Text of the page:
• Phrase alternatives as questions: Instead of "I think we should do A over B". Frame it "What do you think about doing A instead of B?". Allows people to offer comments as oppose to defending their choice

  • In order to know what people are really like, don’t focus as much as on what people say but pay more attention to what they do

  • Time must be explicitly managed like money

    • Quote: “It doesn’t matter how well you polish the underside of the banister”

  • Quote: “You can always change your plan, but only if you have one”

  • Break down your to do lists into tangible steps to make them more useful and effective

  • Always ask yourself: Are you spending your time on the right things?

    • Is what you currently pursuing worth it?

    • Example: A pregnant lady protesting that the construction noise in her building is harming her unborn child while smoking a cigarette. She’s clearly not spending her time right if she wants to protect her child

  • Develop a good filing system - it’ll save you a lot of time and stress

  • Delegate tasks, it allows those you delegate to feel more satisfied and involved in the project/task

  • Be willing to give constructive feedback to people because that is what will cause them to change and improve

Clichés to Remember

  • Dance with the one who brings you, a reminder about loyalty and appreciation

  • Luck is what happens when preparation meets opportunity

  • “Other than that, Mrs. Lincoln, how was the play?” A reminder not to focus on little issues, while ignoring the major ones

  • Experience is what you get when you didn't get what you wanted

    • Reminder that failure is not just acceptable, it's often essential

  • When asking long-married couples how they were able to stay together. They all said the same thing, "they worked hard at it".

  • Try and show gratitude through offering an experience vs a material good as it is much more memorable for people

    • Randy taking his students to Disneyland after he got tenure and the numerous letters they sent him throughout his life thanking him for that memory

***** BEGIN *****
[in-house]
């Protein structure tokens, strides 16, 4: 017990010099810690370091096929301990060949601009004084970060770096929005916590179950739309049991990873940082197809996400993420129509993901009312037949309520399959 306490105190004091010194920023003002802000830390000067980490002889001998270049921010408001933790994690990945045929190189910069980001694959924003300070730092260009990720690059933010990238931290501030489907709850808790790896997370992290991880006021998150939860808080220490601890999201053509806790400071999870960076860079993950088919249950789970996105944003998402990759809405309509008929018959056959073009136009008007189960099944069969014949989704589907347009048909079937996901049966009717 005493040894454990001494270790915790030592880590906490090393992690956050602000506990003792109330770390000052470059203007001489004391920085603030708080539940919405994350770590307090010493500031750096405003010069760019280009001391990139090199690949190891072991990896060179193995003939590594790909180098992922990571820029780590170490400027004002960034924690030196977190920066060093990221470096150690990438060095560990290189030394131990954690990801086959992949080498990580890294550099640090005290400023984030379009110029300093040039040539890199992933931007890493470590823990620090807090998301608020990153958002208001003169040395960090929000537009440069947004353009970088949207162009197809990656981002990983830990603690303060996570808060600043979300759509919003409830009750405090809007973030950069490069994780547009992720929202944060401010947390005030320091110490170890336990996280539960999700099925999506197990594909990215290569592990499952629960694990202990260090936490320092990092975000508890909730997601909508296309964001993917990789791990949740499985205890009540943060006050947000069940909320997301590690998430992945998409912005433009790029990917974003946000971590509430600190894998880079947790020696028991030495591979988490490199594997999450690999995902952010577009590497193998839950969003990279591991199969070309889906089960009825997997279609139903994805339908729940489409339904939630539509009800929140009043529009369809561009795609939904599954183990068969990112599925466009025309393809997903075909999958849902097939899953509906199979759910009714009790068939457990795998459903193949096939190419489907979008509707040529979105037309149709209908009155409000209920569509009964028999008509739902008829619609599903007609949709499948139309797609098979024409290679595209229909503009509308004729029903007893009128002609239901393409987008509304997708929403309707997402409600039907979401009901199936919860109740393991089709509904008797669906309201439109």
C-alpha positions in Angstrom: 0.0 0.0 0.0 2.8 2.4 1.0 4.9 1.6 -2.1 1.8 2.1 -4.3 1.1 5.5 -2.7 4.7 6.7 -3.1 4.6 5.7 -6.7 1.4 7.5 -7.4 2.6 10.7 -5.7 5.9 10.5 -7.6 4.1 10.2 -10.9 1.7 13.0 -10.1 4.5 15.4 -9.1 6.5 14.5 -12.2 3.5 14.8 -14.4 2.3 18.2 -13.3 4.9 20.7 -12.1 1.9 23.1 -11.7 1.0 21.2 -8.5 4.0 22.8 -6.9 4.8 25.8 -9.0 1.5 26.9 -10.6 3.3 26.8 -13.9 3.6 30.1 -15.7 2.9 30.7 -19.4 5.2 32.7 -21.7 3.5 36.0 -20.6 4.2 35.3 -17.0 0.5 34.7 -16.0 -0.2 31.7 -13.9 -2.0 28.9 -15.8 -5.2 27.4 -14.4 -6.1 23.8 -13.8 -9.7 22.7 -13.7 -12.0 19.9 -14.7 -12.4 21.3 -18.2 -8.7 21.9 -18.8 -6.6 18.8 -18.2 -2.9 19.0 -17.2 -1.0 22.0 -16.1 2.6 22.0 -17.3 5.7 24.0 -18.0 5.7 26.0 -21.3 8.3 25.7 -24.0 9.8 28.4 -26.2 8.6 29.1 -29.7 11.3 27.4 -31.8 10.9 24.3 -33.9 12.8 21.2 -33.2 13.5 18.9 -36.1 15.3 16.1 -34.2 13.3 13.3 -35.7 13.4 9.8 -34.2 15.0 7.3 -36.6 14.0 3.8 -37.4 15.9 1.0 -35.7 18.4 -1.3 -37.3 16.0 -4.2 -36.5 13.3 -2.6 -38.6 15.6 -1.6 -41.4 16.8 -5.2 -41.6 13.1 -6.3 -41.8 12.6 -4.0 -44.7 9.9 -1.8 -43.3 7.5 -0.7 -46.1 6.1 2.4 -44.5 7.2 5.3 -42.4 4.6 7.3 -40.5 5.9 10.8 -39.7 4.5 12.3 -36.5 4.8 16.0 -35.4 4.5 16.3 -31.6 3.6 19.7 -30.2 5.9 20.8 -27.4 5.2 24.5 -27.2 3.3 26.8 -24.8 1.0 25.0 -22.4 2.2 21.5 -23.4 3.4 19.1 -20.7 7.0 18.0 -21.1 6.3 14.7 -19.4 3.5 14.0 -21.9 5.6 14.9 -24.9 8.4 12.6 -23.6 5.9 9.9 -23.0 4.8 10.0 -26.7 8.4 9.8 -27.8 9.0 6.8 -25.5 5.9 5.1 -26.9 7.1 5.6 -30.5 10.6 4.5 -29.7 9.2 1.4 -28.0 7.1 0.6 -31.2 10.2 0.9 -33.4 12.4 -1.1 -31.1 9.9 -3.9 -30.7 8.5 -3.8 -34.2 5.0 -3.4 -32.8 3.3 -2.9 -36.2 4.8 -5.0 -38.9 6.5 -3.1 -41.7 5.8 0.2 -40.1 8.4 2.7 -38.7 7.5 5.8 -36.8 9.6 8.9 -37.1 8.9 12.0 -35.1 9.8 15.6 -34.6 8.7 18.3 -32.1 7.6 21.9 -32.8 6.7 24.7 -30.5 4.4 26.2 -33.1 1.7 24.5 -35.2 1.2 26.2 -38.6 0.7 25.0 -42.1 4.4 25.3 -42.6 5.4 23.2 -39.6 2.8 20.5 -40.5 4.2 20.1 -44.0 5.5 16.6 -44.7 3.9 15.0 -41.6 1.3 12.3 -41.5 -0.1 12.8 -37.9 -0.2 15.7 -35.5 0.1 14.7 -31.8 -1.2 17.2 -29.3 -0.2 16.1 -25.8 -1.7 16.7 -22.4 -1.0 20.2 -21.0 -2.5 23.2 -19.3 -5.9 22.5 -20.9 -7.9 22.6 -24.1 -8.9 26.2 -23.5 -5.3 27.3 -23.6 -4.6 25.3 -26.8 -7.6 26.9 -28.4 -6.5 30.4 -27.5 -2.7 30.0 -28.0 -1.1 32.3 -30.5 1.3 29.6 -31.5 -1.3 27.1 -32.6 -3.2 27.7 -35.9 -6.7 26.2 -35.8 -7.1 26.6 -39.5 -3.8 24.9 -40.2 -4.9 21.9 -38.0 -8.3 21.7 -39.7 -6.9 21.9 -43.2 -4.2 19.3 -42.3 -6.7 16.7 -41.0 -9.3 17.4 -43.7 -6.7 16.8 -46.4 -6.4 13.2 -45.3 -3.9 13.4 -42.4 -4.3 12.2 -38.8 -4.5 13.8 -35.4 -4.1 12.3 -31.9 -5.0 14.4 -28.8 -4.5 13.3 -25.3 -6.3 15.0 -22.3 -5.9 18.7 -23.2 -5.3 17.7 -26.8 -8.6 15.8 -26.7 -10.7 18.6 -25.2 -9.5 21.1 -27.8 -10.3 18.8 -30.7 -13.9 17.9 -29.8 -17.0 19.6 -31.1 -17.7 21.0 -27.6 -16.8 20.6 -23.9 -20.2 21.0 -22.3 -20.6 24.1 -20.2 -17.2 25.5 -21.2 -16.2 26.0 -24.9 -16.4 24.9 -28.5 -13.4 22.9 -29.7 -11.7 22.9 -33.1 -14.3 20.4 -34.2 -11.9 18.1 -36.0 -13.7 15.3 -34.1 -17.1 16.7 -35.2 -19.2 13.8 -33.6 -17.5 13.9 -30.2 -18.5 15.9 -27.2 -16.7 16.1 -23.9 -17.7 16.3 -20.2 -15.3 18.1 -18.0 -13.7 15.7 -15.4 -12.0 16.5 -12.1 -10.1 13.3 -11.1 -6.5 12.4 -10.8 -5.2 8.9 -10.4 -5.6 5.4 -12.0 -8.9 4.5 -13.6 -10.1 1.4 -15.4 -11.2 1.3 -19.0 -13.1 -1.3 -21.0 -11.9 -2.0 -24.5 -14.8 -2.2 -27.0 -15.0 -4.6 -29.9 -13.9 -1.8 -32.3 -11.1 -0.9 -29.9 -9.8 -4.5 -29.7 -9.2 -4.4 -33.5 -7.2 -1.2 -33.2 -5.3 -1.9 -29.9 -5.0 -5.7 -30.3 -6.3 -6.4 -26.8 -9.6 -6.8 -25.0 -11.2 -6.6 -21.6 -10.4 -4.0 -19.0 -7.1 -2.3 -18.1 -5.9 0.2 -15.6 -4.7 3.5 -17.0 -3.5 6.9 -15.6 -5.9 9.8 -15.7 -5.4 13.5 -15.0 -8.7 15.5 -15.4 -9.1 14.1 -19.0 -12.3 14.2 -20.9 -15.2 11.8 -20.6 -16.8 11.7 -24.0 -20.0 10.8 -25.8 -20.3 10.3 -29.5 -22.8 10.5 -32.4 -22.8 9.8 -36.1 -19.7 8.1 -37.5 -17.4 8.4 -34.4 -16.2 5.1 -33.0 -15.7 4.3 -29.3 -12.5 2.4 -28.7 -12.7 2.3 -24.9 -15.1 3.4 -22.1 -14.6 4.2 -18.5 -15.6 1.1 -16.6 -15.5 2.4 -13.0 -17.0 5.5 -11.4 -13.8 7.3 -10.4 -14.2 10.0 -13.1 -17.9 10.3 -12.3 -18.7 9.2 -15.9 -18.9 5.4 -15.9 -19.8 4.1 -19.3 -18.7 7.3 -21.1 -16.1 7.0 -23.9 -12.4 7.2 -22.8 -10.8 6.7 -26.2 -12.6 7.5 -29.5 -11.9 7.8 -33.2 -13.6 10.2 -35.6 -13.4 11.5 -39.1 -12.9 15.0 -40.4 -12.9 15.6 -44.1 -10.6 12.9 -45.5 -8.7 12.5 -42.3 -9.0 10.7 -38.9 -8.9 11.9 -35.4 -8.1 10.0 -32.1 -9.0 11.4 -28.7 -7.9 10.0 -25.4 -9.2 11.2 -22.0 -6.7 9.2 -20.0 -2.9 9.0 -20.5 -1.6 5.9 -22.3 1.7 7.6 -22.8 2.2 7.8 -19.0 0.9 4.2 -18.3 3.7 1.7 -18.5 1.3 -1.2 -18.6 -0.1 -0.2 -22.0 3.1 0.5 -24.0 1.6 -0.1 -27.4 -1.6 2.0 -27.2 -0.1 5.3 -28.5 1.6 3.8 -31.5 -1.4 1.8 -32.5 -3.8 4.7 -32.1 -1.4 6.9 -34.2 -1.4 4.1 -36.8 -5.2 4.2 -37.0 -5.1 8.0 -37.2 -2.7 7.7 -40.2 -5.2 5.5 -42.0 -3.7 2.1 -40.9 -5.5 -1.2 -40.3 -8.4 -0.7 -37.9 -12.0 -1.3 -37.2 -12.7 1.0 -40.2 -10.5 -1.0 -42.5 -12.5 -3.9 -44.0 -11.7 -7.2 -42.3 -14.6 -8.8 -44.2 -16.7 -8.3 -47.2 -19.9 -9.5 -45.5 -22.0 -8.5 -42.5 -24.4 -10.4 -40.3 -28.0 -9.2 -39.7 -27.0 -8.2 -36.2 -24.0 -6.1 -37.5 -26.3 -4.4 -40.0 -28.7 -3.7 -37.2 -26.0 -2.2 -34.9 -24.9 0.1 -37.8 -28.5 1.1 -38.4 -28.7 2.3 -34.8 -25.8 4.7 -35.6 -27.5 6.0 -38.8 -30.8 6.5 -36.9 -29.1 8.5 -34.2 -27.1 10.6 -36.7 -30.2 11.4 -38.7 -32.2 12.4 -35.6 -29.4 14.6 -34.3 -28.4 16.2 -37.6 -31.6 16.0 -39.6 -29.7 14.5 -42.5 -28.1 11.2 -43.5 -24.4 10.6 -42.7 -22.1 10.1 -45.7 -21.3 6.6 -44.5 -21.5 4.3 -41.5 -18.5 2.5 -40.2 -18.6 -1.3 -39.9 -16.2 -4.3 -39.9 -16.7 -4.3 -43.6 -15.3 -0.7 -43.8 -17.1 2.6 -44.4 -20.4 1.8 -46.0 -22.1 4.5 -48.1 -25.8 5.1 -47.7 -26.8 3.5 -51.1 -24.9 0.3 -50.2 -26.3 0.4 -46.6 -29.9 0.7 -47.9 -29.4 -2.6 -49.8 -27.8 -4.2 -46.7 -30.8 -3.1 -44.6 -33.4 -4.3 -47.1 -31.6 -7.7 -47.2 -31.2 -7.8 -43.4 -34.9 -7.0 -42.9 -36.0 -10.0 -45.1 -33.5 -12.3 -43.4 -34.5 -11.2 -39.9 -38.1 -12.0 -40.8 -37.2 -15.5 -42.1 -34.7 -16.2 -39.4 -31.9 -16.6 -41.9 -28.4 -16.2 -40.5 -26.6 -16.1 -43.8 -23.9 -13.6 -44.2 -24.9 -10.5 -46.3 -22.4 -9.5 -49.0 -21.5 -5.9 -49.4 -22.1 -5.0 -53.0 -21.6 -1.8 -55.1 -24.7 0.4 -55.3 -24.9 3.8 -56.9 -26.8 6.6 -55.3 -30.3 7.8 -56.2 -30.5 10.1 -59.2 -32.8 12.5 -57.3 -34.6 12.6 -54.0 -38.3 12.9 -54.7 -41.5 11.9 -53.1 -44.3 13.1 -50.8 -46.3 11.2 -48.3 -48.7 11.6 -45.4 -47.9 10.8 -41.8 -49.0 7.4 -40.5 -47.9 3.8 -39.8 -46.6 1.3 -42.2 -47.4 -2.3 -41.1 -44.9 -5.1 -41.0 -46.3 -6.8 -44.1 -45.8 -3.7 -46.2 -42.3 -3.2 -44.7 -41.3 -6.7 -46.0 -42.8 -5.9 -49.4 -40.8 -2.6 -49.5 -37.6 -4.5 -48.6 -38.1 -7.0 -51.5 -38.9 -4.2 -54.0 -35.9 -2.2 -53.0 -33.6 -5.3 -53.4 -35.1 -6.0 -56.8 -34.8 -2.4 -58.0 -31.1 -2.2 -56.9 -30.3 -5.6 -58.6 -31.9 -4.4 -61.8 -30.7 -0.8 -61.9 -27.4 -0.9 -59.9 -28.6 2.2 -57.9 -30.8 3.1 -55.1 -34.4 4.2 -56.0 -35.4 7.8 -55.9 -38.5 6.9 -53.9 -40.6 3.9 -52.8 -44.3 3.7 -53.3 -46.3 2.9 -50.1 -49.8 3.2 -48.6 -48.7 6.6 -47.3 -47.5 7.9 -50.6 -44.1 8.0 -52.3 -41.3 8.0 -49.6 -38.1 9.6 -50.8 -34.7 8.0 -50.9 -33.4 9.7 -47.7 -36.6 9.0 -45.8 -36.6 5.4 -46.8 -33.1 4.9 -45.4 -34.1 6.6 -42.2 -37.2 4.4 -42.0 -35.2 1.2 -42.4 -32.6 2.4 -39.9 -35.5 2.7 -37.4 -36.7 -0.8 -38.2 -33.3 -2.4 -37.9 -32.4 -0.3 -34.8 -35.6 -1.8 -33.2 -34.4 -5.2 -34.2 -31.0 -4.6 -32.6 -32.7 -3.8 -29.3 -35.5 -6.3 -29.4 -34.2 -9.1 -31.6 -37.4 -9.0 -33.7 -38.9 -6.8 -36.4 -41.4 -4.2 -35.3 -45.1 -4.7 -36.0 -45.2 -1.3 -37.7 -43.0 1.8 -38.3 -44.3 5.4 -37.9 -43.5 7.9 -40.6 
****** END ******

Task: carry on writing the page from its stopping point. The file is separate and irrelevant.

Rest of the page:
• Send a small token of appreciation when you ask for something

    • Randy sending thin mint cookies when he asked people to review his research papers and he never had to follow up with people to do them since they always saw the box and it reminded them

  • Halfhearted or insincere apologies are often worse than not apologizing at all because recipients find them insulting

  • Remember a quick cost to improve the mood of a situation can have long-term benefits

    • Example: Randy and his sister breaking their $10 gift for their parents at Disneyland immediately after they bought it. The store replaced it for free and quickly improved the mood of Randy and his sister. This created a positive image of the whole experience for both Randy and his parents that they ended up spending over $100,000 in their lifetime in Disneyland tickets for themselves and others.

  • Always remember to try and ask for things. The worst you can get is no

    • Example: Randy asking to meet to the head of computer science early in his career is what led to him having this head as a strong mentor in his life. It also allowed him and his family to ride in the front cart at Disneyland which was his dad's dream, at no additional cost.

  • Quote from Randy’s former professor “If you are a good salesman you might as well sell something that serves good in the world like teaching”